Dairy and agriculture are livelihood issues in India. Those countries that demanded reduction of import duties by India on dairy products have not allowed uninterrupted flow of labour across RCEP member states.
India opted out of the Regional Comprehensive Economic Partnership (RCEP) negotiations last month, citing possible adverse impact on its 100 million dairy farmers. RS Sodhi, managing director, Gujarat Cooperative Milk Marketing Federation (GCMMF), popularly known as Amul, spoke to Sandip Das, senior consultant with ICRIER, on the issues that will be faced by the Indian dairy industry post-RCEP. “Those countries that demanded reduction of import duties by India on dairy products have not allowed uninterrupted flow of labour across RCEP member states,” he says. Excerpts:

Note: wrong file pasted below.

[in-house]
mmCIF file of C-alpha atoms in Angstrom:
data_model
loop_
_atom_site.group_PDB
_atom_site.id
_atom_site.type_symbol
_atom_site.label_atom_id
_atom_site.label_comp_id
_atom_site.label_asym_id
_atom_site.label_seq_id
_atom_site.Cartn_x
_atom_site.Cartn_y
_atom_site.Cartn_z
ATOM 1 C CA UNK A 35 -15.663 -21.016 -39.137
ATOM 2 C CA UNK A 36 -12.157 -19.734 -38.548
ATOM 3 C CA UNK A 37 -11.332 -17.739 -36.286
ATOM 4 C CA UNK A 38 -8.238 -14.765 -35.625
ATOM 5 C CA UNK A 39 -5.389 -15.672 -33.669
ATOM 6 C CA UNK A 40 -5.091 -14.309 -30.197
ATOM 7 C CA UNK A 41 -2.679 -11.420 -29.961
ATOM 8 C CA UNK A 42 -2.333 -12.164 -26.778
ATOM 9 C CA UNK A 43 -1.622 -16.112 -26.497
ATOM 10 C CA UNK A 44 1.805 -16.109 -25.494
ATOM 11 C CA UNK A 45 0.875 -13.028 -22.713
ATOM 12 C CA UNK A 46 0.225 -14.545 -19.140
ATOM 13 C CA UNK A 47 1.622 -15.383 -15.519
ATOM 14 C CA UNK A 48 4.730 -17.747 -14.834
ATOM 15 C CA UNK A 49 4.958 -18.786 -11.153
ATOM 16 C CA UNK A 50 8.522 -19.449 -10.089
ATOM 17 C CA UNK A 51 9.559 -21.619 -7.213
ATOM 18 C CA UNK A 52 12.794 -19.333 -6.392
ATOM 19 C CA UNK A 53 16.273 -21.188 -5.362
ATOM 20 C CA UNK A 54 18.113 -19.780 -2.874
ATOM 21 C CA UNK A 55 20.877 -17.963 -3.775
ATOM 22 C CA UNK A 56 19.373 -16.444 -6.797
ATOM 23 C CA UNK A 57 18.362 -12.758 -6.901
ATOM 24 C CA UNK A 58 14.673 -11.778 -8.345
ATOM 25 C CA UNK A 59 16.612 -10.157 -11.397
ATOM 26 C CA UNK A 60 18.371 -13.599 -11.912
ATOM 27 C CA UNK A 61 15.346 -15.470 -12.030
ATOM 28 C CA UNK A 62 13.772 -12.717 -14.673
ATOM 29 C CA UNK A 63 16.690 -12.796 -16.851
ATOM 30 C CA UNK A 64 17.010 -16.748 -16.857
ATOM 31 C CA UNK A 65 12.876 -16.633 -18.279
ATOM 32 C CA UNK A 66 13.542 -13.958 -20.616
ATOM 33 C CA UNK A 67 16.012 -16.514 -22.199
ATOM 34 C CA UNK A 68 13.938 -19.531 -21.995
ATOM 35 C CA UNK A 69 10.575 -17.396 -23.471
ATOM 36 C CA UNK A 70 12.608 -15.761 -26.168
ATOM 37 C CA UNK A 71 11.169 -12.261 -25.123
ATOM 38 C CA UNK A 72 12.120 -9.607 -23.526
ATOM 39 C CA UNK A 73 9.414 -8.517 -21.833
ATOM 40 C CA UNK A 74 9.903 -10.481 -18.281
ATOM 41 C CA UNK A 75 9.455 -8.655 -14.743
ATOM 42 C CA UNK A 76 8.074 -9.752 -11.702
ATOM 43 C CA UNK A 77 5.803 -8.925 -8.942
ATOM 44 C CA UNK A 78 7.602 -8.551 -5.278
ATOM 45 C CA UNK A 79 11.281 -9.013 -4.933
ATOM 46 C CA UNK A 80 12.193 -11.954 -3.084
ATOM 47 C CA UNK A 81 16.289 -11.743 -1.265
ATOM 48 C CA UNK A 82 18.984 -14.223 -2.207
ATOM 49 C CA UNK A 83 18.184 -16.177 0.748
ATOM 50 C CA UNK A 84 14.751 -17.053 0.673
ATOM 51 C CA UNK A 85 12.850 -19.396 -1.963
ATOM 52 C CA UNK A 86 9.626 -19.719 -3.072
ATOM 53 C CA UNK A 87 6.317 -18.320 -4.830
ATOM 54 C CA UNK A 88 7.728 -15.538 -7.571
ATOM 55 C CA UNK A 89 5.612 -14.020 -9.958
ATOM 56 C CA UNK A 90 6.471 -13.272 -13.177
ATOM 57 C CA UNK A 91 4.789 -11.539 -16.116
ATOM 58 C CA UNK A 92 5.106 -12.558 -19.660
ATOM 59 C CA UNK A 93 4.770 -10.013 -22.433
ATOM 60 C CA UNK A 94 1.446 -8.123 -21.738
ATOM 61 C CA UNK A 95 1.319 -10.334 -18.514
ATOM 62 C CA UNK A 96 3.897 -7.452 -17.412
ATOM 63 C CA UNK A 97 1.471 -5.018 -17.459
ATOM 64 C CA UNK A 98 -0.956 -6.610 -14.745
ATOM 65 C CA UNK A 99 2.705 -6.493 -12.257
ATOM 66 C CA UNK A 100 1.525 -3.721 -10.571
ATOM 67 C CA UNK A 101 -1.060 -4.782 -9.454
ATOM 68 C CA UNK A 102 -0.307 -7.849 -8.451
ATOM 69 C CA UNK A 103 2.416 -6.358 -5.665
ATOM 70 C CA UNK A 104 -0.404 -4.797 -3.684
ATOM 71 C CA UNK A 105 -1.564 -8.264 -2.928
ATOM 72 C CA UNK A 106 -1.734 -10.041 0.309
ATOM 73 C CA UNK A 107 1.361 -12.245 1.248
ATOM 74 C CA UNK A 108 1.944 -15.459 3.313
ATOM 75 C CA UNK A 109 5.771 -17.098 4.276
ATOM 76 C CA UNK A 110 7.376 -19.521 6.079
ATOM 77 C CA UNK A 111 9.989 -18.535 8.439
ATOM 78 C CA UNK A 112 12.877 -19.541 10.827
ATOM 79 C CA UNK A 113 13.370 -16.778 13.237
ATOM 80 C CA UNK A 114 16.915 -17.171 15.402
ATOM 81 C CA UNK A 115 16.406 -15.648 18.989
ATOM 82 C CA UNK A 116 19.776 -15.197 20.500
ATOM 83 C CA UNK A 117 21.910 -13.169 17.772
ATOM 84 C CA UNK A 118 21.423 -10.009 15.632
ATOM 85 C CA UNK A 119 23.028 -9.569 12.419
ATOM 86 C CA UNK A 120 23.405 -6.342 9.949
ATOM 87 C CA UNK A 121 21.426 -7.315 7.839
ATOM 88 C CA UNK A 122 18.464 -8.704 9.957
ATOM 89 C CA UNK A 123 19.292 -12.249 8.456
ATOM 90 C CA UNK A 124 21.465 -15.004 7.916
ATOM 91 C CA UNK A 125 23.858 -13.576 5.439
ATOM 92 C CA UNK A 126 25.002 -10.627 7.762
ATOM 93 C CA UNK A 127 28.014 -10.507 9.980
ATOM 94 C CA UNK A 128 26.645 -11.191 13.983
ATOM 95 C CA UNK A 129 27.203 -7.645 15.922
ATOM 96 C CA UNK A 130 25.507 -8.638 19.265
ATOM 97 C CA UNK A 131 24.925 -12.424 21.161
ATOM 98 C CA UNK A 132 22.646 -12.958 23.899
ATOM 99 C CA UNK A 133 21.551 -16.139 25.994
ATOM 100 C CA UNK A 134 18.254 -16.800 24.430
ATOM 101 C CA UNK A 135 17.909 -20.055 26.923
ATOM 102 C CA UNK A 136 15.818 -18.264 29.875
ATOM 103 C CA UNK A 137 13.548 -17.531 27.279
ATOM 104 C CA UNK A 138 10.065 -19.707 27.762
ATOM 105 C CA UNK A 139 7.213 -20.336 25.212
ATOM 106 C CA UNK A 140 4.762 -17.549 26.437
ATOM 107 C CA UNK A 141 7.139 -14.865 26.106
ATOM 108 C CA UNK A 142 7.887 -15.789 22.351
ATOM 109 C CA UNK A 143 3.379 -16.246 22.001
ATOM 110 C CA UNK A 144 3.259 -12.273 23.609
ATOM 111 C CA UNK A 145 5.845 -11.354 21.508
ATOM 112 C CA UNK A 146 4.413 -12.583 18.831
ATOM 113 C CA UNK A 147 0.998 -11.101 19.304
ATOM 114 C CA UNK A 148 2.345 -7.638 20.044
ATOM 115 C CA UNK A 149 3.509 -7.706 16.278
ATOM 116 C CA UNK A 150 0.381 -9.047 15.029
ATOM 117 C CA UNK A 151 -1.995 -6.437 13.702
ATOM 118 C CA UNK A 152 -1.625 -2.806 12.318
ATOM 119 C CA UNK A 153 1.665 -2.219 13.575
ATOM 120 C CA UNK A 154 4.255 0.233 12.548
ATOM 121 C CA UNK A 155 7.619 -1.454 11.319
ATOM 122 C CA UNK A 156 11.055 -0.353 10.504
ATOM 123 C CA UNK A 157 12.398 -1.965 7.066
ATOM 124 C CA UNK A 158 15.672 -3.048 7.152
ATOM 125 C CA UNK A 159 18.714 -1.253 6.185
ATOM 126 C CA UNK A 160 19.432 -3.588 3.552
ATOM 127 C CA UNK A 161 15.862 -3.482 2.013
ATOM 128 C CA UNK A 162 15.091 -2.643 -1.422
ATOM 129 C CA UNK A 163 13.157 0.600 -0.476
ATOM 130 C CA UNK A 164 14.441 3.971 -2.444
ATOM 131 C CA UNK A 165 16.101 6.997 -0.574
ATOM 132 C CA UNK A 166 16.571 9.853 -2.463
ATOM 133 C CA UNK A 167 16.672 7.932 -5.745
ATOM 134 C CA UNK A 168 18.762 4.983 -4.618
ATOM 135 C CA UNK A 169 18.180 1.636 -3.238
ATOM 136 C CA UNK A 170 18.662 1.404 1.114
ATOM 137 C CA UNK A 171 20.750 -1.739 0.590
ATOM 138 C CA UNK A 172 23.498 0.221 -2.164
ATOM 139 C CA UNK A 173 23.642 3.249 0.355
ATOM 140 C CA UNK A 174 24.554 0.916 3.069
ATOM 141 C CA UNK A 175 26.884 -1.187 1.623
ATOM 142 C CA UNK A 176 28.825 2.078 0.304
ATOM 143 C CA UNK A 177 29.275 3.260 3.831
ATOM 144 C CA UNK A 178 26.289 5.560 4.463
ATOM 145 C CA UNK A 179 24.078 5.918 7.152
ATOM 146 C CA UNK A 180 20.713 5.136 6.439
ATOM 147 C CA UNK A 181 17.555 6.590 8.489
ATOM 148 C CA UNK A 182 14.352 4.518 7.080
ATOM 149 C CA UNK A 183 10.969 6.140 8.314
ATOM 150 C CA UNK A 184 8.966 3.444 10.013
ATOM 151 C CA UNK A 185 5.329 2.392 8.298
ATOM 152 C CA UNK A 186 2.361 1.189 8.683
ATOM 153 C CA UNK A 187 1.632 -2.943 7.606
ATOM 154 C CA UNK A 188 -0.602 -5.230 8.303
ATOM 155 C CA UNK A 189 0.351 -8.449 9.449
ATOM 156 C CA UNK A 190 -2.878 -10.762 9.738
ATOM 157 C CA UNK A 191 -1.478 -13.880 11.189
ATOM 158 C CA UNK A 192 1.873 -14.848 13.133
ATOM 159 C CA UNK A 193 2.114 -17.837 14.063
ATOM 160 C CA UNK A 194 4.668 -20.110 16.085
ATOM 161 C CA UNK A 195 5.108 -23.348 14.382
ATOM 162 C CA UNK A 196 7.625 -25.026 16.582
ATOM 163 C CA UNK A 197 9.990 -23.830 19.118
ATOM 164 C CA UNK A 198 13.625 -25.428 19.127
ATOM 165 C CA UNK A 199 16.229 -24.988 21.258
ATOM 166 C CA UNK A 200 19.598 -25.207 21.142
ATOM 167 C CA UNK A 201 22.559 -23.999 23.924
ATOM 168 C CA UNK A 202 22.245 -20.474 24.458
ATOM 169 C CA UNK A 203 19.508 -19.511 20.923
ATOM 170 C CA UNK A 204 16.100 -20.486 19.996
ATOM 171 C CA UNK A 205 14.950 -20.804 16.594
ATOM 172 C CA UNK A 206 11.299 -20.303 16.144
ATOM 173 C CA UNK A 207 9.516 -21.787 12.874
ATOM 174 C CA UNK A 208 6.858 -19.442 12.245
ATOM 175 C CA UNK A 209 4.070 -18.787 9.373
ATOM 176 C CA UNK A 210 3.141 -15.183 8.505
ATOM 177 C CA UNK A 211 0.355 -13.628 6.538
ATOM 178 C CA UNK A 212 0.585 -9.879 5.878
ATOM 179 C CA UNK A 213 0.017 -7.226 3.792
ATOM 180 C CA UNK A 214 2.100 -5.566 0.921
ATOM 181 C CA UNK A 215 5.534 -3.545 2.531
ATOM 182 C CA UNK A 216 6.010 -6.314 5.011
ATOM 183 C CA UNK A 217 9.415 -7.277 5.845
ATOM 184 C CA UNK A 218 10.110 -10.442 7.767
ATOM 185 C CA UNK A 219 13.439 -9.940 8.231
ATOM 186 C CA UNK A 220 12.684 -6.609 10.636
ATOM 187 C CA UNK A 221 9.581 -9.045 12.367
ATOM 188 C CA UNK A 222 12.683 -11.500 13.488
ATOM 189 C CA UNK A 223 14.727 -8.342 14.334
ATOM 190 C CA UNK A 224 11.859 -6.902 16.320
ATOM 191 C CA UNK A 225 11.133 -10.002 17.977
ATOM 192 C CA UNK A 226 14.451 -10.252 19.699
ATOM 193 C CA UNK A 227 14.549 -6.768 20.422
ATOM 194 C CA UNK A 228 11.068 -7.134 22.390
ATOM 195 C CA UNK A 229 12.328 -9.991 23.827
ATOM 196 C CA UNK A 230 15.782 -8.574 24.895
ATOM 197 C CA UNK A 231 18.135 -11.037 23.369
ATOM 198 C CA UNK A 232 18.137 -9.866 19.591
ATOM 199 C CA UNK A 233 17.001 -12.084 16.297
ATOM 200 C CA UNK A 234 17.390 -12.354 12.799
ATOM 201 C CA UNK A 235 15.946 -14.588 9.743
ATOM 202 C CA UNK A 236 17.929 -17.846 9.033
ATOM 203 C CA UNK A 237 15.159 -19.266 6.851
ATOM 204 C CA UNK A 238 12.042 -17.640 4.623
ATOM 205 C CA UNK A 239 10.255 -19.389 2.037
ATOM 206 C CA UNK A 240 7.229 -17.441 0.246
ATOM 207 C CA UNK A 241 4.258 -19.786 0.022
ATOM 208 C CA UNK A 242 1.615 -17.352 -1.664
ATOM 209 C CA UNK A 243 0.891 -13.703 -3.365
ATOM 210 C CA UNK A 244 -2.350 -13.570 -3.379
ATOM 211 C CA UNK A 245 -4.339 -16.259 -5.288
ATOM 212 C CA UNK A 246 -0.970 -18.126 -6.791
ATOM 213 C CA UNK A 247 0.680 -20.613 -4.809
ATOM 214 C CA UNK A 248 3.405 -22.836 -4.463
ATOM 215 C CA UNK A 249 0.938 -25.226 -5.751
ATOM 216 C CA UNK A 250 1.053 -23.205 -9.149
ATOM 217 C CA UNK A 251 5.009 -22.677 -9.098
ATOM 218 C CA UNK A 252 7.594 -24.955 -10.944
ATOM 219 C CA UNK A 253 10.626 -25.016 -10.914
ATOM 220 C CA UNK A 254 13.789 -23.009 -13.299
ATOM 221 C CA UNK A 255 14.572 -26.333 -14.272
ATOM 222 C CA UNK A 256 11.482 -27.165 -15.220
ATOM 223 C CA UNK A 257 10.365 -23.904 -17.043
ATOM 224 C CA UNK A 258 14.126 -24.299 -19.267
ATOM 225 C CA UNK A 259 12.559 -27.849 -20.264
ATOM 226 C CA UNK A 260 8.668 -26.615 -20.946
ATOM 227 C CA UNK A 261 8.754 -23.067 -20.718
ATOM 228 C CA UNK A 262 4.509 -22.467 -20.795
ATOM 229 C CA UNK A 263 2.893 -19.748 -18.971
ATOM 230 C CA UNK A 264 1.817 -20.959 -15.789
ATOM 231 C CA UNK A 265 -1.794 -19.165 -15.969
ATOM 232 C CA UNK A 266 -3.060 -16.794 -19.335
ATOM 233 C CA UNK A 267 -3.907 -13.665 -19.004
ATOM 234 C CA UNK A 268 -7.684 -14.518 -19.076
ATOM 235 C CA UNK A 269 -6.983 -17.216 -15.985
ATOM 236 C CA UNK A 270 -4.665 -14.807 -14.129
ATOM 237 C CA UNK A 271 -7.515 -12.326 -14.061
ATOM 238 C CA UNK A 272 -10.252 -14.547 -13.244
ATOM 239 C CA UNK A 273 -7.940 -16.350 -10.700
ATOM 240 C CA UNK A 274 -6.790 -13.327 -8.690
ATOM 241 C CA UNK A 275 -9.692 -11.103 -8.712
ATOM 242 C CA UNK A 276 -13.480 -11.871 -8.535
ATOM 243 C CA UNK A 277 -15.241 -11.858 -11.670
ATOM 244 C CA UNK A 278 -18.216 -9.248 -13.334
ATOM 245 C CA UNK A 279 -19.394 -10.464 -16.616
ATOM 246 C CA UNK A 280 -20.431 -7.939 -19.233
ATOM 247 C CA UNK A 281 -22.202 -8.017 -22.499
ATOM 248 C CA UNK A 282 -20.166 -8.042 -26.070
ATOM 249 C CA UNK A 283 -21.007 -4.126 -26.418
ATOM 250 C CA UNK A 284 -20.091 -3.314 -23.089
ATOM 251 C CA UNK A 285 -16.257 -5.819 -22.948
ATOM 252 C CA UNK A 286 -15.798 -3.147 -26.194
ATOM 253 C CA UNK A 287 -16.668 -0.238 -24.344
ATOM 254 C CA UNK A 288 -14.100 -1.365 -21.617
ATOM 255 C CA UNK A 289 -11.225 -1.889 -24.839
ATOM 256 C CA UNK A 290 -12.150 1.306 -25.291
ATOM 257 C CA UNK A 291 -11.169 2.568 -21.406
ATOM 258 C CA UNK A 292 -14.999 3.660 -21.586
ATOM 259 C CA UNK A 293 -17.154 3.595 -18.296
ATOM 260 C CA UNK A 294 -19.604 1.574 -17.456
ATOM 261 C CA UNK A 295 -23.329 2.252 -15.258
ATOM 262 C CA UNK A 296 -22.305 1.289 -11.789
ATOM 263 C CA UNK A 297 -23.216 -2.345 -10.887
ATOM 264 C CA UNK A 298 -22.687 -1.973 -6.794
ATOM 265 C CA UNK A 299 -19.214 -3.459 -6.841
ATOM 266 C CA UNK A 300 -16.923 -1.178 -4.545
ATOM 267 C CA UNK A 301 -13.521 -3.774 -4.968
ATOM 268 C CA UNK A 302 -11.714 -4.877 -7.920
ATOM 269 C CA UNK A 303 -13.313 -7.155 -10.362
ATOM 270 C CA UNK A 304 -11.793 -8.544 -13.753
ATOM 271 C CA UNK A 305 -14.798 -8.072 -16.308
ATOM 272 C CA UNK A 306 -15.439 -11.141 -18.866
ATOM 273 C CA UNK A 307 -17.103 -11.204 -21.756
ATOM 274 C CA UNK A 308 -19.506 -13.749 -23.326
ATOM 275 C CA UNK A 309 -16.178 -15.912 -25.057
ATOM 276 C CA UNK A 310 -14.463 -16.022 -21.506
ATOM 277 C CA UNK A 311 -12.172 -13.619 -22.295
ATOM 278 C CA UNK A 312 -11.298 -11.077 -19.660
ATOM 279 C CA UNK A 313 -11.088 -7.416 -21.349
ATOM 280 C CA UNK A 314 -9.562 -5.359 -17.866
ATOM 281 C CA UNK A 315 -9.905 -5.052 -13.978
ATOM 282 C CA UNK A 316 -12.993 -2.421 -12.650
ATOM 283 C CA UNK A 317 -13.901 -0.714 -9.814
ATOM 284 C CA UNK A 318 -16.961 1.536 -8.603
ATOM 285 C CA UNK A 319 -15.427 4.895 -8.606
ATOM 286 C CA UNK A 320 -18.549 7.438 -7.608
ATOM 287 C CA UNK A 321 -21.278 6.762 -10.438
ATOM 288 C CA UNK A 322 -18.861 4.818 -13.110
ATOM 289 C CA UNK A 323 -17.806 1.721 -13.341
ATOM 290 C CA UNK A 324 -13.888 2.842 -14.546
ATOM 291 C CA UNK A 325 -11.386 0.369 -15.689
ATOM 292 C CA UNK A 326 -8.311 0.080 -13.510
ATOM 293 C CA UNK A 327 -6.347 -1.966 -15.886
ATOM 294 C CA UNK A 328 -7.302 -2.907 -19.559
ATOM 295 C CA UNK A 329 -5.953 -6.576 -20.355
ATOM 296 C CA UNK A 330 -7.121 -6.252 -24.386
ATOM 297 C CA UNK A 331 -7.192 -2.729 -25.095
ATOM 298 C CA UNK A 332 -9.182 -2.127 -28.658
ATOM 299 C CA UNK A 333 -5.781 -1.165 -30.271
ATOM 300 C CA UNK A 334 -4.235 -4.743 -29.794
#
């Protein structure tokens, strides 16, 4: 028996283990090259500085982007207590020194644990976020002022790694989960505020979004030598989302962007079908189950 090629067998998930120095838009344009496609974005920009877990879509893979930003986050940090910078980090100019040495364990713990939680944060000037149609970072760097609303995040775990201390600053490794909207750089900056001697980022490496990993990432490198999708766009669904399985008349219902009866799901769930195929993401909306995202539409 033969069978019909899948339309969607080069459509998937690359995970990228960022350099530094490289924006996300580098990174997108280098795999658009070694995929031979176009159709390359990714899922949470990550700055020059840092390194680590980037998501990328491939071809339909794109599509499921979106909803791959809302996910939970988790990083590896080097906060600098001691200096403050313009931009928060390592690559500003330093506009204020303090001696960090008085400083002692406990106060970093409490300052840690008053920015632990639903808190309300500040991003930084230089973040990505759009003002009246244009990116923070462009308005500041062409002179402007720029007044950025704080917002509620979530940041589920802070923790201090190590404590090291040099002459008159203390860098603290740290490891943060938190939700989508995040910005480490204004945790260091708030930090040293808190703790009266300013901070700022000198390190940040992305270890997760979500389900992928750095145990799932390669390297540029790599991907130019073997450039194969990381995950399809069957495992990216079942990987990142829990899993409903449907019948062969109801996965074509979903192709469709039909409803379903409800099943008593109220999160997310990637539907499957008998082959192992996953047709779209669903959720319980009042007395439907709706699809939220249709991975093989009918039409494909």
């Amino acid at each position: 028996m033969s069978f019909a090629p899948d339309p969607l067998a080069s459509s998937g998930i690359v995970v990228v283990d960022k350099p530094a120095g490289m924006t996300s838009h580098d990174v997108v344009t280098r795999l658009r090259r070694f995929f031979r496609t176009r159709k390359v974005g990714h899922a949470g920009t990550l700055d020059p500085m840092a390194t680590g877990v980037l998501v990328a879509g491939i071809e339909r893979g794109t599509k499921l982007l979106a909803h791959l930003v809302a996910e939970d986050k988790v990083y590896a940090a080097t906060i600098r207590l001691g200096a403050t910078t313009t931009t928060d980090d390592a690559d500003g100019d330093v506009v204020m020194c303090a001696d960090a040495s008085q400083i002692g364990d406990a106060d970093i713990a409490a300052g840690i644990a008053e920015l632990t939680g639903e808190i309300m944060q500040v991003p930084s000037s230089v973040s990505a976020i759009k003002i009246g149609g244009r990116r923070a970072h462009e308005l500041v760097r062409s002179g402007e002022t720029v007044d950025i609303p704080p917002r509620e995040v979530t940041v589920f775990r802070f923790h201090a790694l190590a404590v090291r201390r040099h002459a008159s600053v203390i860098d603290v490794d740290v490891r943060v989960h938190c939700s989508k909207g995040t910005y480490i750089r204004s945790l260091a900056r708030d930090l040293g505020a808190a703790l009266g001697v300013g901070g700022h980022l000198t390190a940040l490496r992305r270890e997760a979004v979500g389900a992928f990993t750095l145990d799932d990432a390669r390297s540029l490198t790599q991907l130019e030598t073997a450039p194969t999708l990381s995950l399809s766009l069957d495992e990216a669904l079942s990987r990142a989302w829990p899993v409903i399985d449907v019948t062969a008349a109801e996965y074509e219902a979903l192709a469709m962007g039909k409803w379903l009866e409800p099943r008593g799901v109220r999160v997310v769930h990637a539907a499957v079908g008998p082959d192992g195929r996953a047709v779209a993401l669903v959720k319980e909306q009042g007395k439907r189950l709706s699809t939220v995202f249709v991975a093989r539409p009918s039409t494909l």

What are key issues you thought India might have considered before it withdrew from RCEP negotiations?
RCEP is a trade agreement. You have to separate issues associated with trade and livelihood. Dairy and agriculture are livelihood issues in India. Those countries that demanded reduction of import duties by India on dairy products have not allowed uninterrupted flow of labour across RCEP member states. If RCEP wants to include agriculture or dairy in trade negotiations, it must first include free flow of manpower resources across countries. In India, around 50% of the population depends upon the agriculture sector for sustenance.
Any country’s economy consists of three things: capital, natural resources and manpower. If you want to have a free trade agreement, allow free flow of labour. All RCEP countries want to have things that are their strength. We are strong in our manpower resources, so allow unrestricted flow of manpower. If you want to export agricultural products to us, please allow exports of agricultural labour. In India, trade comes after the government has provided livelihood opportunities to its people. Without taking care of livelihood of people, how can you get into trade?
In addition, let them (New Zealand and Australia, milk-surplus countries) come here and invest. We will even provide support and facilitate their presence.